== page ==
I attended the first IEP meeting for my child. I don’t agree with the school’s proposed IEP. What should I do?
Before the school can place your child in a special education program for the first time, you must give your informed consent. Check the statute and regulations about consent: 20 U.S.C. 1414(a)(1)(D); 34 C.F.R. 300.300.
If you disagree with the school’s proposed program, you should not consent to the IEP. To eliminate misunderstandings, always describe your concerns and objections in writing.
You have the right to disagree with the school about your child’s needs, appropriate services, educational placements, and other issues. You can negotiate, and try to resolve your dispute informally through the IEP process.
Request another IEP meeting to discuss other solutions. Write a “Letter to the Stranger” that describes your child’s history and your concerns.
Writing the “Letter to the Stranger”
This is the “Letter to the Stranger” by Janie Bowman and Pete Wright that was originally posted on the ADD Forum. Learn how to make requests that make decision-makers want to help. Meet the pipe-smoking stranger who is looking over your shoulder when you put pen to paper.
Once you have described your concerns in this letter, you can discuss your concerns with the school members of the team. Try to reach an agreement.
The agreement may be temporary.
For example, you and the school may agree to try a program or placement for a specified period of time, and meet a few weeks later to discuss how your child is doing.
We advise trying to resolve the dispute informally through negotiating with the school.
If you disagree with the team’s plan, you do have other options for resolving disputes – requesting mediation, filing a complaint with the state department of education, requesting a due process hearing. We’ll save these for another post.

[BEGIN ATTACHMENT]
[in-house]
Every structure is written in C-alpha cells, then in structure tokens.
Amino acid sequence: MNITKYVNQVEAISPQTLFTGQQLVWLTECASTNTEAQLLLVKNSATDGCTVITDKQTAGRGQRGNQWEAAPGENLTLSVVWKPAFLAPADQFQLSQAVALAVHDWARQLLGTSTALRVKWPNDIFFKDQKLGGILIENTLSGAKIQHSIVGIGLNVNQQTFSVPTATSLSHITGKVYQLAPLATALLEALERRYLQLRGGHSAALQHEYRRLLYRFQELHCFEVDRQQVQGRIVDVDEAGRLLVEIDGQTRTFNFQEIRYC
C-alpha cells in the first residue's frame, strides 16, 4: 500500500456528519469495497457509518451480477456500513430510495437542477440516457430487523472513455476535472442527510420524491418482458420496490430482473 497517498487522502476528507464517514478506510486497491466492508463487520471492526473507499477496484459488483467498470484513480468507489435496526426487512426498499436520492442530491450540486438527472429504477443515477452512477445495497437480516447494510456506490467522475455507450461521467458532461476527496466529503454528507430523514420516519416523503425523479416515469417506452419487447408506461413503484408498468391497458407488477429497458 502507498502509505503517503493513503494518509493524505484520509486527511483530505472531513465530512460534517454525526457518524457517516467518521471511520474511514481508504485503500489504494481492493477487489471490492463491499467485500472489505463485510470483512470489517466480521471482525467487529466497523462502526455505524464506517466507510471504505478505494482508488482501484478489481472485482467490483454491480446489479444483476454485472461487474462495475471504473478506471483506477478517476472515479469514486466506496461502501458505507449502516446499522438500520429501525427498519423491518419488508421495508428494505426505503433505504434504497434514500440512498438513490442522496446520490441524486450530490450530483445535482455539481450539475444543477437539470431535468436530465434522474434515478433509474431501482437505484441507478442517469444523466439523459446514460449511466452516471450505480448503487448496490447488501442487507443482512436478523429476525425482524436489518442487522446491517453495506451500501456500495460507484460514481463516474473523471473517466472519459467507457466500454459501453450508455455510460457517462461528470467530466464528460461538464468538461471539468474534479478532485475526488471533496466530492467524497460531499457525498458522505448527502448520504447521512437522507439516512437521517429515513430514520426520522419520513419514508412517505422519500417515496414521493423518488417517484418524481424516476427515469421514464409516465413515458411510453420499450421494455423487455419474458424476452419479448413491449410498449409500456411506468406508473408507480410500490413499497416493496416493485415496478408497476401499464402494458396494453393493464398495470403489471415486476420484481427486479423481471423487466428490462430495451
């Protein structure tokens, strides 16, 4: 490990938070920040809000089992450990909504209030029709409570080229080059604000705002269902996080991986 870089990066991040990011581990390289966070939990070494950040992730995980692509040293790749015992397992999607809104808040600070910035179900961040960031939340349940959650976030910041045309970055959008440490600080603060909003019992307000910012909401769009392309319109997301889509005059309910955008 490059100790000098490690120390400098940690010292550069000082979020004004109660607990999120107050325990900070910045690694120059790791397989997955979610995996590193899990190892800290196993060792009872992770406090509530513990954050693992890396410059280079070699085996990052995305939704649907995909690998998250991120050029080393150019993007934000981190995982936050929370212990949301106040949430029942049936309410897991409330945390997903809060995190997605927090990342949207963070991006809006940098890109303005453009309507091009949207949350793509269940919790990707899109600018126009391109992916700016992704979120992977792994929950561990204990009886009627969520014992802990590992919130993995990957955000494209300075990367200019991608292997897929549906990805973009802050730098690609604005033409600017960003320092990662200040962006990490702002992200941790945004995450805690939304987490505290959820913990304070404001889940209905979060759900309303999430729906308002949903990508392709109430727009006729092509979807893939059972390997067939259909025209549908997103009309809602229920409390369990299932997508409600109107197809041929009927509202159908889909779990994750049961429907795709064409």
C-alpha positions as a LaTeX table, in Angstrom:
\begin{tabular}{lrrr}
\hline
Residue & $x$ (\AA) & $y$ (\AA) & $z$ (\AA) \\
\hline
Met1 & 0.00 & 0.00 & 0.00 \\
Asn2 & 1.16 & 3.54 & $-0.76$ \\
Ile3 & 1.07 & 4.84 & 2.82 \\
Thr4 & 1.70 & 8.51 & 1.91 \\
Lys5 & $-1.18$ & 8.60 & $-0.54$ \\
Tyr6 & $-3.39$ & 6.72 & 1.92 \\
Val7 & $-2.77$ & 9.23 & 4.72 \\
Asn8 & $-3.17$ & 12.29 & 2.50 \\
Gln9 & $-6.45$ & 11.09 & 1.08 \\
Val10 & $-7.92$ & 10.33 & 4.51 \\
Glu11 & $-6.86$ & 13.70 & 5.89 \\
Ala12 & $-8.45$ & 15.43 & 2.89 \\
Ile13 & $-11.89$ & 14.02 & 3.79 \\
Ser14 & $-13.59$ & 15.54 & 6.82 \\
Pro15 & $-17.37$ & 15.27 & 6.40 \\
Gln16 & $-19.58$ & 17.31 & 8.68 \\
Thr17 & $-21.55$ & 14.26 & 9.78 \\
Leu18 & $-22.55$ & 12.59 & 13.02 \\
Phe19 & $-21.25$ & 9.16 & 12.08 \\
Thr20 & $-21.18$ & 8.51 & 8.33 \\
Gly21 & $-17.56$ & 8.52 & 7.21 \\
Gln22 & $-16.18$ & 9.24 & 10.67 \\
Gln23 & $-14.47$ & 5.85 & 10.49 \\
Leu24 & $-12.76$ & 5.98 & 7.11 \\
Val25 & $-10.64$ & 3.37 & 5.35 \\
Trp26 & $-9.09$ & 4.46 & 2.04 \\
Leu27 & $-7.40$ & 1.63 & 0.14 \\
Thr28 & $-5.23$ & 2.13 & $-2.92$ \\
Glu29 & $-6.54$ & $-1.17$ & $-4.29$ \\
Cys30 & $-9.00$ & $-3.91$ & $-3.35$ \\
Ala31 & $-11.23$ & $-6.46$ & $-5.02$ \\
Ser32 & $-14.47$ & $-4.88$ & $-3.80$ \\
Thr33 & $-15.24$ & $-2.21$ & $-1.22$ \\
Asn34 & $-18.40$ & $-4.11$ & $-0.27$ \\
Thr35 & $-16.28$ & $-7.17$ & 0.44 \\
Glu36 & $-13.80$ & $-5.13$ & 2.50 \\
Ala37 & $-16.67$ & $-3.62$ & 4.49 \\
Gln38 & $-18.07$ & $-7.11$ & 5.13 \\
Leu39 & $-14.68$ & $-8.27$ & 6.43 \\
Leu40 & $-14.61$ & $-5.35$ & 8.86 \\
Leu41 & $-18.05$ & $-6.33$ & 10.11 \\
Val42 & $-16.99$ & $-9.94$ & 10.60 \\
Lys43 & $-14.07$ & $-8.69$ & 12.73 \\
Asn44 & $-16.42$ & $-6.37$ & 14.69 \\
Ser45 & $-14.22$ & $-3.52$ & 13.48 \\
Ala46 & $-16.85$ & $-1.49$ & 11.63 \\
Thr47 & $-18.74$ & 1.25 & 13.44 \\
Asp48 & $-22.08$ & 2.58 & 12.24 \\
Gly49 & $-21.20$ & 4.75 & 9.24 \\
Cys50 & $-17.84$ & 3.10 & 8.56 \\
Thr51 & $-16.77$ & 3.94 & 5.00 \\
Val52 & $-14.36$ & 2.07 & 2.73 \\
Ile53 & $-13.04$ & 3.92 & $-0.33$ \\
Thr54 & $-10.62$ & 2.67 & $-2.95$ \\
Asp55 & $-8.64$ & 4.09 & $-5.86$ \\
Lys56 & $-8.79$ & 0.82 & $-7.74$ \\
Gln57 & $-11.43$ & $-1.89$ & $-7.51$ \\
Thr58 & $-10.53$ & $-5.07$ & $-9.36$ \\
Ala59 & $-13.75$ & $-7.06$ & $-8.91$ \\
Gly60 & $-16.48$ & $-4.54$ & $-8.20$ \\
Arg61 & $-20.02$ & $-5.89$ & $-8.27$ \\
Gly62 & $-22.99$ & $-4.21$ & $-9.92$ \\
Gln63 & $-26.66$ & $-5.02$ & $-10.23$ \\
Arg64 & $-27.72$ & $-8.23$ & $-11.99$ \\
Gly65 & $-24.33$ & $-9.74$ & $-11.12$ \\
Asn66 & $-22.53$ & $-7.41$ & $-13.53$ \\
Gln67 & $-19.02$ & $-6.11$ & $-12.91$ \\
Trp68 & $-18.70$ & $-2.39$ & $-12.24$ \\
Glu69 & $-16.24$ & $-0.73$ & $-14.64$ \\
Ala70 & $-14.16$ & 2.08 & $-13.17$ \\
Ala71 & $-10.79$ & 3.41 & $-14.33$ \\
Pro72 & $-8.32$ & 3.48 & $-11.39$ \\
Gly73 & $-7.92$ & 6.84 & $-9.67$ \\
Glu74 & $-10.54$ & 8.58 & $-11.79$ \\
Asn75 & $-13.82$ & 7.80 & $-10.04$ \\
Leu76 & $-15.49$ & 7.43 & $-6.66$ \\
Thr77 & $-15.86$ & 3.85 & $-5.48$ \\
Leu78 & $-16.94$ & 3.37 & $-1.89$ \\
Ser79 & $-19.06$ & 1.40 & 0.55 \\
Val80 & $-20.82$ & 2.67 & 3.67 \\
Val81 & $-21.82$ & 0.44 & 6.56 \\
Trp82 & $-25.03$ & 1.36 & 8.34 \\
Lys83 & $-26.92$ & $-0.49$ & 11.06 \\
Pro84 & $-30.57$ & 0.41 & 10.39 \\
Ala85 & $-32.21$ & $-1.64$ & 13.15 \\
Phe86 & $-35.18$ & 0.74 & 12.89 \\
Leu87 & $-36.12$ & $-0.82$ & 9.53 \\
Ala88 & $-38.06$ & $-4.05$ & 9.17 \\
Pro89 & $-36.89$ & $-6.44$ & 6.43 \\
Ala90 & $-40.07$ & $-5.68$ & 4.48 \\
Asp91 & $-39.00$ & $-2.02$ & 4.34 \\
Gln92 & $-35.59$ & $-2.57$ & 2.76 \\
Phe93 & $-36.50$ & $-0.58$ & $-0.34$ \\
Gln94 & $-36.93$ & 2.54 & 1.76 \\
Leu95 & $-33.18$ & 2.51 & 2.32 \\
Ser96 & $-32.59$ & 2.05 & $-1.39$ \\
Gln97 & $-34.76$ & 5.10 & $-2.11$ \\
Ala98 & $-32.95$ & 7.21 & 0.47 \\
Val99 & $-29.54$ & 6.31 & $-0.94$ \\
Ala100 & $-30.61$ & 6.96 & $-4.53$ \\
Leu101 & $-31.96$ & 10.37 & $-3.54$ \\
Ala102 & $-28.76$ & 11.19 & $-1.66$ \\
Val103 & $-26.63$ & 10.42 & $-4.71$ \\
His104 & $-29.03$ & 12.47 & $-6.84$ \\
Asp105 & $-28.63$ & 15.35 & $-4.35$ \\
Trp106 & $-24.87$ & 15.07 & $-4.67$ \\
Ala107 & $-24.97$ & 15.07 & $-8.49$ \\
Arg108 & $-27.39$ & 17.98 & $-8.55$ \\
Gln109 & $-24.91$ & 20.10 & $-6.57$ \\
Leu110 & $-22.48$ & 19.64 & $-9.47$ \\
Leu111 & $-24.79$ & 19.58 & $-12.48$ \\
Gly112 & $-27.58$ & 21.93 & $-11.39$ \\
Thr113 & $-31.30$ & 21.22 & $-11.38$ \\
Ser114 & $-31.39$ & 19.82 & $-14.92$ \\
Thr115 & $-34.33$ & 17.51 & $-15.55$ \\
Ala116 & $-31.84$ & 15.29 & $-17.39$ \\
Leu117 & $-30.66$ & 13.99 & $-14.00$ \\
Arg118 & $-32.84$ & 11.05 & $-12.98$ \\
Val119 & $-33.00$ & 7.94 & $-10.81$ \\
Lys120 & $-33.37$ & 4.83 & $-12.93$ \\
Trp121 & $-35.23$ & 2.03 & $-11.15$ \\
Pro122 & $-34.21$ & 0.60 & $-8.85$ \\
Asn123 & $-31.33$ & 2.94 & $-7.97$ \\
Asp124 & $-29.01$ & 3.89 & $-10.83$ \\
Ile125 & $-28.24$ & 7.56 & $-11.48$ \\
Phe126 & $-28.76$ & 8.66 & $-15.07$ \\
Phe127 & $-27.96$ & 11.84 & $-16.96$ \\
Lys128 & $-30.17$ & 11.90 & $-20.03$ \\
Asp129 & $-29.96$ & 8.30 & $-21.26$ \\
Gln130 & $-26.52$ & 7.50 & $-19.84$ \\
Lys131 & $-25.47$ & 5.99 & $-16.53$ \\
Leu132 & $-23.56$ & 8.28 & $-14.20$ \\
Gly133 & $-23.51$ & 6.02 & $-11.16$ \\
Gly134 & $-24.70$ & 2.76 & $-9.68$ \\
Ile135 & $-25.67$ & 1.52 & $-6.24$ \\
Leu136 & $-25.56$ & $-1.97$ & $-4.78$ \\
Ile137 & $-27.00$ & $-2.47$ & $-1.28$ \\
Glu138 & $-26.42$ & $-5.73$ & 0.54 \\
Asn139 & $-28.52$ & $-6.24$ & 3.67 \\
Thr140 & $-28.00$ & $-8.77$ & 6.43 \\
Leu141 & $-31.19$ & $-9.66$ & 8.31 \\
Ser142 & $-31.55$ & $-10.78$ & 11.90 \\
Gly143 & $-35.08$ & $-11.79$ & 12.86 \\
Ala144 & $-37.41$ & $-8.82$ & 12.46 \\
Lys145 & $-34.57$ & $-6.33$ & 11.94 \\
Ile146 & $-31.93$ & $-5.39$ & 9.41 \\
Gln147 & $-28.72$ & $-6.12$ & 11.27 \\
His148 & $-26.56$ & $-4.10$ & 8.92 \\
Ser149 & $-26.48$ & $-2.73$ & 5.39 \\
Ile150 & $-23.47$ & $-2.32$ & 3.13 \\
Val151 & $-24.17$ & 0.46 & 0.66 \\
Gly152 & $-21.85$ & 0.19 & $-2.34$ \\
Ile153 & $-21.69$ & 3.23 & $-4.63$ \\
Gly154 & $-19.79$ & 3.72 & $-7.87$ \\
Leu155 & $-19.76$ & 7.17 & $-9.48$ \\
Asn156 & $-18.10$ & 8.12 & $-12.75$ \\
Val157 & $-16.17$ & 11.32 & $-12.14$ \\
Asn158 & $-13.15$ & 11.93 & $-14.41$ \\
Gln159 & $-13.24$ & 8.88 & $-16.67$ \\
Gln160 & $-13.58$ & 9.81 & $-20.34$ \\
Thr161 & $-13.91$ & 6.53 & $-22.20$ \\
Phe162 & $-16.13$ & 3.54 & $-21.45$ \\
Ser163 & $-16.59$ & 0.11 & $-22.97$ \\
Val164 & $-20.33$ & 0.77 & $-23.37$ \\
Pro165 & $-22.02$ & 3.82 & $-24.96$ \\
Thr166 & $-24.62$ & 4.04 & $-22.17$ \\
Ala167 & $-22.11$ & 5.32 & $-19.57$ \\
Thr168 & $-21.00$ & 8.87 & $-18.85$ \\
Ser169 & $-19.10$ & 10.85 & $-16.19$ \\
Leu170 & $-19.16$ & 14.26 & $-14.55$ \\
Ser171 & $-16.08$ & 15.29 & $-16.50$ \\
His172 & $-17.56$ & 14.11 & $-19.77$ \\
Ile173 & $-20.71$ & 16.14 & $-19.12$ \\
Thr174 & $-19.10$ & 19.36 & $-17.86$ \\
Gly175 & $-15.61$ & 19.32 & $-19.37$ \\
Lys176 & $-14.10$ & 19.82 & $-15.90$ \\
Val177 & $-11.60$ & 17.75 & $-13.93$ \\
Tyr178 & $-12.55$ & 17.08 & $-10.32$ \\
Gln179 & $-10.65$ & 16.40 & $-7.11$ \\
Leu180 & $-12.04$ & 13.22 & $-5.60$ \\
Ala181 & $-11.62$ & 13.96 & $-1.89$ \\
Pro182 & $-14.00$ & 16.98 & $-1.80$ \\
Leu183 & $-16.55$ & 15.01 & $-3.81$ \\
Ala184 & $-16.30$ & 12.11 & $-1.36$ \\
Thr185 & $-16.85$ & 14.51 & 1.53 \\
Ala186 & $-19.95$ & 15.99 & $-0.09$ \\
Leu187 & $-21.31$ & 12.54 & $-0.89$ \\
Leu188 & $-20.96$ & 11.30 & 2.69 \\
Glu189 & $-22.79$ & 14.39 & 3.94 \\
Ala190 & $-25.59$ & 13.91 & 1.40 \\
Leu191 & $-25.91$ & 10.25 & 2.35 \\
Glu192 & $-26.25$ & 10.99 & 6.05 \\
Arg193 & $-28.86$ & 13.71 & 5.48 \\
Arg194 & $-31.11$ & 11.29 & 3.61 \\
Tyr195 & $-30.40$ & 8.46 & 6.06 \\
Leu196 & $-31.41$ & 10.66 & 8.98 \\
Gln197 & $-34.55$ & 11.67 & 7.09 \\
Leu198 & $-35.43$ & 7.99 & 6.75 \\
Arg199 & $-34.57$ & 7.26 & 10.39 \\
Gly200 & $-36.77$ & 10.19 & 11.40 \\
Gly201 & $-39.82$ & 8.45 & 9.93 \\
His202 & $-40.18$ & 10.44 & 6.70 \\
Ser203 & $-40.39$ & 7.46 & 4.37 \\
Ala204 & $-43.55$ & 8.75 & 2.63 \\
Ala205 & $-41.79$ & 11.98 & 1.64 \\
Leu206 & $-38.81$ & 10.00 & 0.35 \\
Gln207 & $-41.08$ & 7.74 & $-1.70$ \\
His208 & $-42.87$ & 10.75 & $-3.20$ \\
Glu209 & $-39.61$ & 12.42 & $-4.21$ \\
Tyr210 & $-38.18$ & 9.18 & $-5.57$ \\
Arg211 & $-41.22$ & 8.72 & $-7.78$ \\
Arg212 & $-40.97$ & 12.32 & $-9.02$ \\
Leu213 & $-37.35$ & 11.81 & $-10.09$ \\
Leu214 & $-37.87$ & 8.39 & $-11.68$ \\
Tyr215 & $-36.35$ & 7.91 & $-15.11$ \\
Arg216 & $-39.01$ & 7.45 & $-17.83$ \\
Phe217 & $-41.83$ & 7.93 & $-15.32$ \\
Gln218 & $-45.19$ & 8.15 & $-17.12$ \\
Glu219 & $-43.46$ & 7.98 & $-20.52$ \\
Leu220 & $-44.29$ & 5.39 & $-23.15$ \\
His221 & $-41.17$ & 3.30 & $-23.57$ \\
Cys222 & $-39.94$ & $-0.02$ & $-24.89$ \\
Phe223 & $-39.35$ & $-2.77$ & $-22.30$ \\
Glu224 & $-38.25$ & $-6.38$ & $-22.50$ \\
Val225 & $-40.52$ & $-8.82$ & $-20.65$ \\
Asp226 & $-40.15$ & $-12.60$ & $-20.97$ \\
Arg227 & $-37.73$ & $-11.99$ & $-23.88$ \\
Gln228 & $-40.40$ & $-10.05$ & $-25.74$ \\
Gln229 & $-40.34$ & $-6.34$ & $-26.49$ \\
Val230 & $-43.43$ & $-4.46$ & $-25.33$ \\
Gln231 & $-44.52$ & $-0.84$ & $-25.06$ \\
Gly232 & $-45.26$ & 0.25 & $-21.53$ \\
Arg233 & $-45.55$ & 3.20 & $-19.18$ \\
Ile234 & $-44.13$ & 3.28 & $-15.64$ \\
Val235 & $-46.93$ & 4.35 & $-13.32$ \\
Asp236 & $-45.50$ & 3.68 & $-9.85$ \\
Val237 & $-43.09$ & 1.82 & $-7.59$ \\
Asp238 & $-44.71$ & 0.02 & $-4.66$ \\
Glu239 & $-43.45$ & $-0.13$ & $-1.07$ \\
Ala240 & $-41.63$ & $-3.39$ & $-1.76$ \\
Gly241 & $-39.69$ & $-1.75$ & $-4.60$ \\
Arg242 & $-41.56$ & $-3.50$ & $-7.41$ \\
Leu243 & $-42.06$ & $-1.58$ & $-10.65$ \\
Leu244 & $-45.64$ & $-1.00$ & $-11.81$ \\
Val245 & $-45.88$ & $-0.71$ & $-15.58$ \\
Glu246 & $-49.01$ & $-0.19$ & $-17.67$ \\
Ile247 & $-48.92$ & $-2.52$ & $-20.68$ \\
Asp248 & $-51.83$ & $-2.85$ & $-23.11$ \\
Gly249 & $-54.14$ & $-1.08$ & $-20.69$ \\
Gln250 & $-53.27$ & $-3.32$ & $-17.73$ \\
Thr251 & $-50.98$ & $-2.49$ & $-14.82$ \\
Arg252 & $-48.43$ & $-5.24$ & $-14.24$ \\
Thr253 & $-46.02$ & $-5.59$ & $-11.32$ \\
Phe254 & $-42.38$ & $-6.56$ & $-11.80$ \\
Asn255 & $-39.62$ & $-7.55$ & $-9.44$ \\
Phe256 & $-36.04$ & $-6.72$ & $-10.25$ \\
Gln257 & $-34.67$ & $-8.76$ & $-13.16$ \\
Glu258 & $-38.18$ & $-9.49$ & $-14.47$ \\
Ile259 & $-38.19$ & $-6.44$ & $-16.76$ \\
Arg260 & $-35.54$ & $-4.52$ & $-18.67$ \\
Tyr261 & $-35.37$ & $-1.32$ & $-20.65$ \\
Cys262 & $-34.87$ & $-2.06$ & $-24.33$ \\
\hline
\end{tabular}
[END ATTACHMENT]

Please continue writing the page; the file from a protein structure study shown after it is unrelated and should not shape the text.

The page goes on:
You will find more FAQs in an entire chapter about Resolving Parent-School Disputes in Wrightslaw: All About IEPs, Chapter 14.
When the parents that I advocate for challenge placement when the district denies homebound services, and if need be remove their student from the school, based on the physician’s recommendation due to the negative impact that going to school will have on the student’s health, the district charges the parents with truancy. How is this fair? How is it legal? They are violating the procedural safeguards, making unilateral decisions, and even committing medical neglect, but no one seems to care that the student’s health and mental state are steadily deteriorating while the school is rampant and unapologetic in its violations. So, writing a letter does not help when there is no desire to act in the best interest of the child and school districts lawyer up; then the lawyers run the meetings and overrule the doctor’s recommendations.
W have disagreed with the IEP and have not been able to come to any compromise. The school says they will do what they see fit. The information we have brought to the table has been consistently ignored by the school and they say their information is what they will work from.. They will not take into consideration anything my son’s therapist or psychologist have told them. We have spent $30,000 on lawyers and nothing has happened that has been positive or productive for my son.. The school refused to bring in an impartial facilitator for the IEP meeting, and says they do not “do negotiation.” We are not part of this IEP team, and our lawyer only says that unfortunately the system is broken. My son is going back into a severe depression, and will not attend classes. Now what?
The information you posted is informative and nice to know we have other alternatives. Thank you.
As usual, make sure you are aware of your rights/safeguards as a parent too. If you disagree with the IEP, that doesn’t mean you are revoking consent to special education as you revoke pretty much all of your IDEA safeguards when you do. Just remember reaching an agreement may take longer than one meeting or one day, so take advantage of the 10 day notice requirement to think about proposed changes to an IEP or placement.